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This Heat - Deceit

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Artist: This Heat

Album: Deceit

Label: These

Review date: Mar. 31, 2002


Implicit in punkís program of negation is affirmation: That world, that music is bad. We reject it. We can, must, will do better. Quite a promise in a world worth hating: a world remade, aesthetically thus politically.

But the bargainís fulfillment is too often too trite, and understandably: are you gonna stumblebumble outta your garage or art school and start a revolution? The Ramones did, but who else? (And does sniffiní glue count as politics?) Any of the Brit socio-politico-critico-theoro-as-music-o? (OK, Wire, but not the Clash, not Gang of Four.) Really now: how feasible is a program that calls for the defeat of the Old and the creation of the New, each íní every time?

Which all made it too tempting to cream my britches about last yearís reissue of This Heatís seminal (?) Deceit. (Say it three times fast. Ha.) An attempt to remake the material-musical world from the ground up, Deceit too often reads like an Ex album title, blueprints for a blackout, rather than the thing itself. But still!

This Heat disguises its roots not too well. Mighty drummer Charles Hayward came out of the British prog-jazz-improv scene (and his vox are a lil much of Robert Wyattís unmanned floatiness for comfort), and his bandís purported songs are geeky convolutes more than punked powers: dense, confusing things that mass together messes of tape edits, discomfiting gtr intervals, vocal duelings and ululations and asymmetries, drones, screams, syncopations, all mussed up by a weirdo Marxism that presents spectacle as so it might destroy itself by force of irony. Slogans torn from commercials or the Declaration of Independence, commented on by the queasiness that underpins.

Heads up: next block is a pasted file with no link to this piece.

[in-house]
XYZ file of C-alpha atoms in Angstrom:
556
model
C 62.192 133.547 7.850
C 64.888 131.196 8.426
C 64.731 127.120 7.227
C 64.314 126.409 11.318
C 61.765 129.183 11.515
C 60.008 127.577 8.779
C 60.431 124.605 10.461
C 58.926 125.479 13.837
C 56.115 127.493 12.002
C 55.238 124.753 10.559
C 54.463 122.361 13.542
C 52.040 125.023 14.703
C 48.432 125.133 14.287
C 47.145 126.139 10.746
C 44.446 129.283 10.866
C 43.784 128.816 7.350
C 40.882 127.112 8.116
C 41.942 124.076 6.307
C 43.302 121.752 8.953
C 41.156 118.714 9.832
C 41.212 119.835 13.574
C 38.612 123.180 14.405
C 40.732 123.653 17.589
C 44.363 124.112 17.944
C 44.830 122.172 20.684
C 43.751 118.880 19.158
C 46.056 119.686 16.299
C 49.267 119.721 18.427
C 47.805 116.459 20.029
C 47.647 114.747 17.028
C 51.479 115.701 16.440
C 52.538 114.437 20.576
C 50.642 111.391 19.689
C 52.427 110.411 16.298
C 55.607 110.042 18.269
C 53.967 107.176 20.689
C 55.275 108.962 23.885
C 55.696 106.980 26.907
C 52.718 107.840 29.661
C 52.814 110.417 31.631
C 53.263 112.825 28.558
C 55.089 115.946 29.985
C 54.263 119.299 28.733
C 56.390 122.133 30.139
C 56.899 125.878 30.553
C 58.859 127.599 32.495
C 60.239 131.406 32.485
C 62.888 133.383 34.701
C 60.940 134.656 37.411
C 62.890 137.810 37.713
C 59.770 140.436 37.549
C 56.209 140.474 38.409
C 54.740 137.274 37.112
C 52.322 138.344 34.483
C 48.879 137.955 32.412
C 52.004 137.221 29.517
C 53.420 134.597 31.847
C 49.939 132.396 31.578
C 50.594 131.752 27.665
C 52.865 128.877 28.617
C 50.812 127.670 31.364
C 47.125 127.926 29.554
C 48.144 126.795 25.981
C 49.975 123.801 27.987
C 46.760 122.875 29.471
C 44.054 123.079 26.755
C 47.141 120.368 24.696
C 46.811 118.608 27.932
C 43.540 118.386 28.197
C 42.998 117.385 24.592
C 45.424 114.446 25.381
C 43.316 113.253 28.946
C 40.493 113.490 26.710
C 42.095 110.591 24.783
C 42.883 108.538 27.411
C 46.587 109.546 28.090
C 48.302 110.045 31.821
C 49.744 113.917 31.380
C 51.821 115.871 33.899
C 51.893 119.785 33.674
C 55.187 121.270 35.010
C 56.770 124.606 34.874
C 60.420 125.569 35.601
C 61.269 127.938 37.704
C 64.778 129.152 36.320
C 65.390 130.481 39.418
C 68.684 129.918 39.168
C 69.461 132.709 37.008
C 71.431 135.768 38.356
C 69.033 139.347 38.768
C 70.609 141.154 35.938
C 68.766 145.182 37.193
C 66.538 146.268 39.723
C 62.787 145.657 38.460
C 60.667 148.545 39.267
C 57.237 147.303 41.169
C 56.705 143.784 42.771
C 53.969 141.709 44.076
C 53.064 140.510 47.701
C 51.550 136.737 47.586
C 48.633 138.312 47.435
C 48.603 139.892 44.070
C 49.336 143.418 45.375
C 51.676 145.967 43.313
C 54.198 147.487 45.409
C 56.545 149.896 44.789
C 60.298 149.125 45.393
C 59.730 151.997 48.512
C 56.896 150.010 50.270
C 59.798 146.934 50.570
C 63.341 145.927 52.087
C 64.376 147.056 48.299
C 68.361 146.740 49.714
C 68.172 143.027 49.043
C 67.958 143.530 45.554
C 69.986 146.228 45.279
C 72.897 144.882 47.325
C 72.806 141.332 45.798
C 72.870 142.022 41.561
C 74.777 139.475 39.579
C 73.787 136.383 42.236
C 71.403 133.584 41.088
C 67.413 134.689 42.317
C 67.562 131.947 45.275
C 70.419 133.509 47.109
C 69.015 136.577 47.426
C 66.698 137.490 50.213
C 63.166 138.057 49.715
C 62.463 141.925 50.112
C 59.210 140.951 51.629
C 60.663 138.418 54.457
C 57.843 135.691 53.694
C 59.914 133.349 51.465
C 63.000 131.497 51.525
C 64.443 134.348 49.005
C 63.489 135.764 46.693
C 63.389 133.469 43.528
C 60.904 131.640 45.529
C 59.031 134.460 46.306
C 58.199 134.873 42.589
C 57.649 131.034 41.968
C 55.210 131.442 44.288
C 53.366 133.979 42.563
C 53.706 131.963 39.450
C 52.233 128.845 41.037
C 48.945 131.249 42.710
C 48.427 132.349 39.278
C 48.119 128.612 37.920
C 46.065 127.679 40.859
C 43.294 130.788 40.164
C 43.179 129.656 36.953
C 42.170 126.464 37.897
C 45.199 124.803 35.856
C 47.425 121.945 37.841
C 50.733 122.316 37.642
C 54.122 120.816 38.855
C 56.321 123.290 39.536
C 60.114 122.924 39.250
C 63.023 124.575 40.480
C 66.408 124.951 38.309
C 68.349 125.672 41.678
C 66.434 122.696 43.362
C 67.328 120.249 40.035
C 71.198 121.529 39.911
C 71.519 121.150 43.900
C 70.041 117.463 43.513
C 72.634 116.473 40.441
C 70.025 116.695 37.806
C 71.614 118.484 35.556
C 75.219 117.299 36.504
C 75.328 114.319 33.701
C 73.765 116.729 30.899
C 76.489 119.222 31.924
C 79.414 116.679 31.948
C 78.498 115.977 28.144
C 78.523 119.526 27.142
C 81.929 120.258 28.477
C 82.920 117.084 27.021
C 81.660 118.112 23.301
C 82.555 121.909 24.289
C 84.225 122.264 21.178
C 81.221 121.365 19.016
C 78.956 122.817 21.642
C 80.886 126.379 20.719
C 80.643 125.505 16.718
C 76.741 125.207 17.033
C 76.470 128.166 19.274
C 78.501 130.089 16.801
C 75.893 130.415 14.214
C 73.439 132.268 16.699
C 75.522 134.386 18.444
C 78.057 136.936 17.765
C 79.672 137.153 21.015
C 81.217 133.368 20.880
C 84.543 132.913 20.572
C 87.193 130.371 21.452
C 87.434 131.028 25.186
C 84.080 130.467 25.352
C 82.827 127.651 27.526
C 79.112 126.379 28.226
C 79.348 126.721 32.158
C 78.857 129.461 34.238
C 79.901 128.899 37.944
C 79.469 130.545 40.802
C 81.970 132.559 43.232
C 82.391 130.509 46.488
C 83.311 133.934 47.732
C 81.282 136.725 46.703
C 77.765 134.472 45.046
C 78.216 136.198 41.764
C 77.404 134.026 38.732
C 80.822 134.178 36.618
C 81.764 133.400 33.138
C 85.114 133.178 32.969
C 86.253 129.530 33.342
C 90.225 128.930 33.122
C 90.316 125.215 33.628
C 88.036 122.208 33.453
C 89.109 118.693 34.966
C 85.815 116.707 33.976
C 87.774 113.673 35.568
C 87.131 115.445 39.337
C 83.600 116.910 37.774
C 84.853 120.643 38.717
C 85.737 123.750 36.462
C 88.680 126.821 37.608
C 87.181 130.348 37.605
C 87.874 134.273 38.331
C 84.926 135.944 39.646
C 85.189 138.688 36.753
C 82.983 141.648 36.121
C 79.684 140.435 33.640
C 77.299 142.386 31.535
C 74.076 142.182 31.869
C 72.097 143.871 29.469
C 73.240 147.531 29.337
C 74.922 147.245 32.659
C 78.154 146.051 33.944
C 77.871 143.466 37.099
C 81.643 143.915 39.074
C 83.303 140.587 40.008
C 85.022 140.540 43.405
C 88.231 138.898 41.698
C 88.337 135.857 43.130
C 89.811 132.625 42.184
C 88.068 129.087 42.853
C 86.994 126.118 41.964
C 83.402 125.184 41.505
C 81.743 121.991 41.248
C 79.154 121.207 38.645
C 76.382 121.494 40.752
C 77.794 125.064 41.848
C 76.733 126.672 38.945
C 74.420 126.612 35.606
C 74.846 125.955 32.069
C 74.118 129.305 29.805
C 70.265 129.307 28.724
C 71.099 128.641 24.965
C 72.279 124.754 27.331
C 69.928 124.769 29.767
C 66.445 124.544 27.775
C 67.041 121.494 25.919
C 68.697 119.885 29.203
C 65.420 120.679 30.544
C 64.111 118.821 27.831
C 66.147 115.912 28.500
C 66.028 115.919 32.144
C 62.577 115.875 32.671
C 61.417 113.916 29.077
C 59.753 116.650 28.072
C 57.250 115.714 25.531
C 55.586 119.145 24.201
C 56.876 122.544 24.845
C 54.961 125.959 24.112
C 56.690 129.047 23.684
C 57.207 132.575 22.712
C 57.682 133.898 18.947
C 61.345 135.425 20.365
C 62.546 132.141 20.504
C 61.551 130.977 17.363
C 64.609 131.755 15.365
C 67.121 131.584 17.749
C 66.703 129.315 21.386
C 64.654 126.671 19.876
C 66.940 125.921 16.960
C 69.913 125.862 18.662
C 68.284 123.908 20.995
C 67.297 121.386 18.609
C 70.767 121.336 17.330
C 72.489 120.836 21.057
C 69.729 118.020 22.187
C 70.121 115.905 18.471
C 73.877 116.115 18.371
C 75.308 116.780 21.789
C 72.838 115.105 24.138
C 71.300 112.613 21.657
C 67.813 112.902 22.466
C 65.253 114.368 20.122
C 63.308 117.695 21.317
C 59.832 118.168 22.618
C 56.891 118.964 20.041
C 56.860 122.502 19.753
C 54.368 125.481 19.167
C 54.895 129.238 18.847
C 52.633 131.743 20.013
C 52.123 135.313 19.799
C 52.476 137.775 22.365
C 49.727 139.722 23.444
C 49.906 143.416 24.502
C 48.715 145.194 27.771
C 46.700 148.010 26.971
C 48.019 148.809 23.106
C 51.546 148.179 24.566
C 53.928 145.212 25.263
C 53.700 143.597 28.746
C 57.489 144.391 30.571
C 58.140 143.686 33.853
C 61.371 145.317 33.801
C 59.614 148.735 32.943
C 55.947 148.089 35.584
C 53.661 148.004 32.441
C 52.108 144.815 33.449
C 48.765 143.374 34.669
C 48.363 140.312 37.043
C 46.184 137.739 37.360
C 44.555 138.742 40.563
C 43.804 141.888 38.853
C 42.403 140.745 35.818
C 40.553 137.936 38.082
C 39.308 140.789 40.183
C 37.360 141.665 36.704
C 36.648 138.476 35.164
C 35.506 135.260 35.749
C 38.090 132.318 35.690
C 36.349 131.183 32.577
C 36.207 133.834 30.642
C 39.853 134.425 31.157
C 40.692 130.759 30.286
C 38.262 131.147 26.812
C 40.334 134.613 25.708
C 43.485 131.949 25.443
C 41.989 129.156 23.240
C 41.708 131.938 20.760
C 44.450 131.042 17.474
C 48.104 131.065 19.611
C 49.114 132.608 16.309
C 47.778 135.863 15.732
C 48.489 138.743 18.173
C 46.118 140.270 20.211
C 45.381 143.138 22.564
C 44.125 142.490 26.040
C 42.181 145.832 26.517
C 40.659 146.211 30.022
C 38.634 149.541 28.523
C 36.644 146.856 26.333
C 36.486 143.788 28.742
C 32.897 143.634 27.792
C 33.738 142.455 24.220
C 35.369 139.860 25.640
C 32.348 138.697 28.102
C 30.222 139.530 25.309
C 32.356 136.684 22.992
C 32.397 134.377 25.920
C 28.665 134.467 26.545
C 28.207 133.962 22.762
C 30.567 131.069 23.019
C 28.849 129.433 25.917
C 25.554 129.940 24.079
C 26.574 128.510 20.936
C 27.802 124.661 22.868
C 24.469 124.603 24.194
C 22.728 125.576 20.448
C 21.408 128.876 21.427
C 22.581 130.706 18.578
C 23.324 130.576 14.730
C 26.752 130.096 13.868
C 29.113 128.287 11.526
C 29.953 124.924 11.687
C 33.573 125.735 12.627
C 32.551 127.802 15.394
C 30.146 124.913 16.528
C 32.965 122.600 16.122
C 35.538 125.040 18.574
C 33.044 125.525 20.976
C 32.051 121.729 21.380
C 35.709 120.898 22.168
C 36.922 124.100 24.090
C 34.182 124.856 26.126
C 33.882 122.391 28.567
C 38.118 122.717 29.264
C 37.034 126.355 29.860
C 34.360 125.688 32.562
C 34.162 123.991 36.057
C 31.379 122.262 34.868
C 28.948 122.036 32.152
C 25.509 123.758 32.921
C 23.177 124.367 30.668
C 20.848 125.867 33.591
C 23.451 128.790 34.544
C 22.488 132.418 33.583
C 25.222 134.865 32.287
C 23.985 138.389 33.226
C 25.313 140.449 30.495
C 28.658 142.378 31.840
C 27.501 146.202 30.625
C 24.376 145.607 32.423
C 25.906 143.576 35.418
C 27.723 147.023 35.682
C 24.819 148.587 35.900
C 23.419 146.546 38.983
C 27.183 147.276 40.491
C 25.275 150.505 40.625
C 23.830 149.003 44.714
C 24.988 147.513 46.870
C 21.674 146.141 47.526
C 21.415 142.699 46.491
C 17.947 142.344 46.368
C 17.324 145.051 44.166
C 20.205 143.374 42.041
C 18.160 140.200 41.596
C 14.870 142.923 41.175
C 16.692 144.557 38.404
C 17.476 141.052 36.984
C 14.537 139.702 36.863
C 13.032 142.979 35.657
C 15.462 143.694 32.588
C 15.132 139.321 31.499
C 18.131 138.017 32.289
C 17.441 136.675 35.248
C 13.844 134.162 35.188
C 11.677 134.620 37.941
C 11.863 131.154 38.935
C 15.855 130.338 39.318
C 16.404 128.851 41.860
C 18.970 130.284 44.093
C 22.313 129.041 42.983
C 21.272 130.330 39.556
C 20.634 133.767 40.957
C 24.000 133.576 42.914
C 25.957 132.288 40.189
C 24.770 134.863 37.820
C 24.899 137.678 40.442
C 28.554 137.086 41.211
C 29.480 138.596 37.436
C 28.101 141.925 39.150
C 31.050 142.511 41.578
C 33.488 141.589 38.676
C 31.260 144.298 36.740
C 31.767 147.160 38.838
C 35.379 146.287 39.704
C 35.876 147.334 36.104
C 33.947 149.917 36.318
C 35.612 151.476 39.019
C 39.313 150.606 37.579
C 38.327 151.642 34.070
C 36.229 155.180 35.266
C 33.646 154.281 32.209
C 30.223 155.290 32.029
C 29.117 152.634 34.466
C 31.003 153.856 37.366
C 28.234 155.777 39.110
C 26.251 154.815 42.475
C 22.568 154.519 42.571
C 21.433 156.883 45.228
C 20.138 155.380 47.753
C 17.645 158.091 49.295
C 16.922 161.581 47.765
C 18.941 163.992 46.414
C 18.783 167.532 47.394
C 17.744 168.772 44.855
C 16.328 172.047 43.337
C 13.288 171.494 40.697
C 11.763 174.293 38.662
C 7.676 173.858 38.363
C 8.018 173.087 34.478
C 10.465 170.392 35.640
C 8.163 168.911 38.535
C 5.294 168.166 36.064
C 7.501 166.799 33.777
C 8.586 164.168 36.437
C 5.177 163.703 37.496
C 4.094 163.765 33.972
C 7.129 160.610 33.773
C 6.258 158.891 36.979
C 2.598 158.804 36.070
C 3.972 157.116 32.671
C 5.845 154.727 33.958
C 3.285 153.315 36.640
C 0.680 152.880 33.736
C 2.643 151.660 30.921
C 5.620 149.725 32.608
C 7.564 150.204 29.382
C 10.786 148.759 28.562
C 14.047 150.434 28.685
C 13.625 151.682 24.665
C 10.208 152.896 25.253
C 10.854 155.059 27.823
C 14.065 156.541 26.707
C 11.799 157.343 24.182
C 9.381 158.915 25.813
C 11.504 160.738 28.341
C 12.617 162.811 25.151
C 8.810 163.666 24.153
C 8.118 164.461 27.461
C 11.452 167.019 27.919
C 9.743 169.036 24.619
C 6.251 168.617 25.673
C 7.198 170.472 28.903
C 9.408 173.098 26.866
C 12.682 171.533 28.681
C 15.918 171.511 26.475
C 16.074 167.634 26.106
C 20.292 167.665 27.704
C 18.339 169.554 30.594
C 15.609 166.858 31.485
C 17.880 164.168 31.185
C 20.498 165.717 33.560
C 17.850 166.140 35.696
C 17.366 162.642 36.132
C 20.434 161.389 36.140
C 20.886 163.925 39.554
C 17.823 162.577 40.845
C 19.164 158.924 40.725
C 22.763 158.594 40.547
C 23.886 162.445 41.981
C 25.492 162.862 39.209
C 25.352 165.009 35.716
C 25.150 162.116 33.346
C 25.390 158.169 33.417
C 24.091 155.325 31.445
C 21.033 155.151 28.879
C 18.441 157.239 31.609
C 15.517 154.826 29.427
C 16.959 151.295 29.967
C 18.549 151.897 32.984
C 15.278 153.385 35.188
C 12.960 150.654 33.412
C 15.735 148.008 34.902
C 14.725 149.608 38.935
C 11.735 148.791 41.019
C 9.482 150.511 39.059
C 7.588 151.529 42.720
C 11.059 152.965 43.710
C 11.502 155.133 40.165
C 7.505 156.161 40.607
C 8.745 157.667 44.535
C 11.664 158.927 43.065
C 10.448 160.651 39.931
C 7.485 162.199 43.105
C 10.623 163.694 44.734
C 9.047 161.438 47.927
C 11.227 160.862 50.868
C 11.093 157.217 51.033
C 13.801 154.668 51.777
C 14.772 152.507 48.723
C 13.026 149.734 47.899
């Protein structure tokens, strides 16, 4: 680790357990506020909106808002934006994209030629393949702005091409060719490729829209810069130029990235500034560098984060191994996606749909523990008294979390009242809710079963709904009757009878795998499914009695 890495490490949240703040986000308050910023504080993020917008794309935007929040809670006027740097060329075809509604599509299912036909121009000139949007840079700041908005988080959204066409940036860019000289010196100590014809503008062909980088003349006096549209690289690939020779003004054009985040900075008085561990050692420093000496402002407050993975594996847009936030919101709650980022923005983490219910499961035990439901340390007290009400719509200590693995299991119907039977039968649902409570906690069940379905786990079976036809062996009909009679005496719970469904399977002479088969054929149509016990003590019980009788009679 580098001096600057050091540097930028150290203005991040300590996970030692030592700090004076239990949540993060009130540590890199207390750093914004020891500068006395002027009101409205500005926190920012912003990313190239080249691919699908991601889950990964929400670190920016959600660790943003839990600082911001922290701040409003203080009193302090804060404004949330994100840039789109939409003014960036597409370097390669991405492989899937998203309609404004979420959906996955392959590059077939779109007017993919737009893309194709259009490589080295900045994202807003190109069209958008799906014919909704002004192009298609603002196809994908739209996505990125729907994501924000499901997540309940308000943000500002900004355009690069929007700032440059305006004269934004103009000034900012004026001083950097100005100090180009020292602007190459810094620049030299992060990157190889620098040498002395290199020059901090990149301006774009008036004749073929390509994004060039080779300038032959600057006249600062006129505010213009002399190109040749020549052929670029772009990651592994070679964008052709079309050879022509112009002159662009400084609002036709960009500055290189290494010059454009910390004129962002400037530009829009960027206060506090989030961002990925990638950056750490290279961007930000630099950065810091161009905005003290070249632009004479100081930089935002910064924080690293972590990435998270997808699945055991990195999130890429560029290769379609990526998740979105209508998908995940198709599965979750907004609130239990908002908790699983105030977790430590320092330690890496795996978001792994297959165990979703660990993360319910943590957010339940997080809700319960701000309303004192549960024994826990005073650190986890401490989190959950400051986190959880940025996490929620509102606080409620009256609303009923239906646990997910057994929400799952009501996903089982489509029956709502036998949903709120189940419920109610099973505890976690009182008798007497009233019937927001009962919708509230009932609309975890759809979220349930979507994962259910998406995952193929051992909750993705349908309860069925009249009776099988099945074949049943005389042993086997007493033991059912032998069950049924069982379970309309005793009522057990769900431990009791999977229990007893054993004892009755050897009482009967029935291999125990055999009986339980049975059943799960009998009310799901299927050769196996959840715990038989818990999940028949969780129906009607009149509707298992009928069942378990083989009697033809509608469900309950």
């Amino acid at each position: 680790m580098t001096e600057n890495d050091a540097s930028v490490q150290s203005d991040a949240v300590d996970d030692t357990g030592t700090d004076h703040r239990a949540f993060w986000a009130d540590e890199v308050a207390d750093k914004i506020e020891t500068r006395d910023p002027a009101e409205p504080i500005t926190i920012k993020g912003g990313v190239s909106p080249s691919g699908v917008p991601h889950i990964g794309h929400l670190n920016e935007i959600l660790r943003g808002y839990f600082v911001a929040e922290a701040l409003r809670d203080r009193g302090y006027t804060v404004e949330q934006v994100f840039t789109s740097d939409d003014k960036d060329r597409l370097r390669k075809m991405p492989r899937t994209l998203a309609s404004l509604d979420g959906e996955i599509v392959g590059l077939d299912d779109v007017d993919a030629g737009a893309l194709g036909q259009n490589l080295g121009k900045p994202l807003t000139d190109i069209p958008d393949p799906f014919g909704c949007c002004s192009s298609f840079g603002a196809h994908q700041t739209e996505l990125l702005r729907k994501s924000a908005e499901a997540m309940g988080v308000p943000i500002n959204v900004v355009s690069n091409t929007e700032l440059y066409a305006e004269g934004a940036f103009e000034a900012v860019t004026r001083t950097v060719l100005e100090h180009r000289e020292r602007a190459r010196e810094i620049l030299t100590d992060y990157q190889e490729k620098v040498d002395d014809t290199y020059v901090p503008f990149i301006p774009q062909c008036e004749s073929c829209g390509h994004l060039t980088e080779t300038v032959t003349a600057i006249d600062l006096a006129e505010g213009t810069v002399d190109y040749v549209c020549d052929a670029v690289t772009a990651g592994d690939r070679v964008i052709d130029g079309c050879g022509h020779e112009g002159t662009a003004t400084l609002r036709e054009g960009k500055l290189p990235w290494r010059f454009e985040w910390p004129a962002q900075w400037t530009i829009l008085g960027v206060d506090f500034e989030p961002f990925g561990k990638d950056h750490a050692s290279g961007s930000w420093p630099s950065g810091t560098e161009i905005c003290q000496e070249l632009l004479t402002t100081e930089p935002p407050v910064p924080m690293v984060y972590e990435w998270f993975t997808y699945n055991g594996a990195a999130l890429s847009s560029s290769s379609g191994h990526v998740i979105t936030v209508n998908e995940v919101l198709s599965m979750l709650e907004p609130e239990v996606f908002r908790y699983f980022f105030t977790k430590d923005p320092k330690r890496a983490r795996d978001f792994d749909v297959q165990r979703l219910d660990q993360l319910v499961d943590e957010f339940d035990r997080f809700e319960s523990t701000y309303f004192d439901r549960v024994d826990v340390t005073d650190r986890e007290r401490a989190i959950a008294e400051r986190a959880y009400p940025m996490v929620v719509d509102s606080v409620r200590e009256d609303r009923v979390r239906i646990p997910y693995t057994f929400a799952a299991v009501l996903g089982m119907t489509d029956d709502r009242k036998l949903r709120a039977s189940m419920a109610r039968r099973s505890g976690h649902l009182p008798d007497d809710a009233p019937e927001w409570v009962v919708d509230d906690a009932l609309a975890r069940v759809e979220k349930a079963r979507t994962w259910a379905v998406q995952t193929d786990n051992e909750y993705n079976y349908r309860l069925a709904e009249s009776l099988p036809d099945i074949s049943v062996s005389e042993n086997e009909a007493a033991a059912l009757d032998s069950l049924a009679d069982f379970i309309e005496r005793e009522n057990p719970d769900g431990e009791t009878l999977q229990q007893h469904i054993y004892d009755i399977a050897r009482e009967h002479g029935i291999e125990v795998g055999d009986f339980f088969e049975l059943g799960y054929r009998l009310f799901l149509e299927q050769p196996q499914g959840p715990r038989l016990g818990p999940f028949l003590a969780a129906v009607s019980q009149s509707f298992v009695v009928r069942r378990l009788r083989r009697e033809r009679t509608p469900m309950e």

Problem: there isnít much raw power here, not much knock-you-on-your-assness, not much destroy the old íní ossified, only obliqueness and strategy. Their previous ďHealth and EfficiencyĒ single takes the shortest distance between two points, a jagged line; Deceit jags but donít get there. And punk, whatever it is, demands directness with its discursiveness: rock!

But still: all that other stuff! This Heat had it, Deceit has it. Difference and affirmation, even if not enuff negatory stuff. A dawn for tomorrow that canít quite set the sun on today.

By Sam Frank

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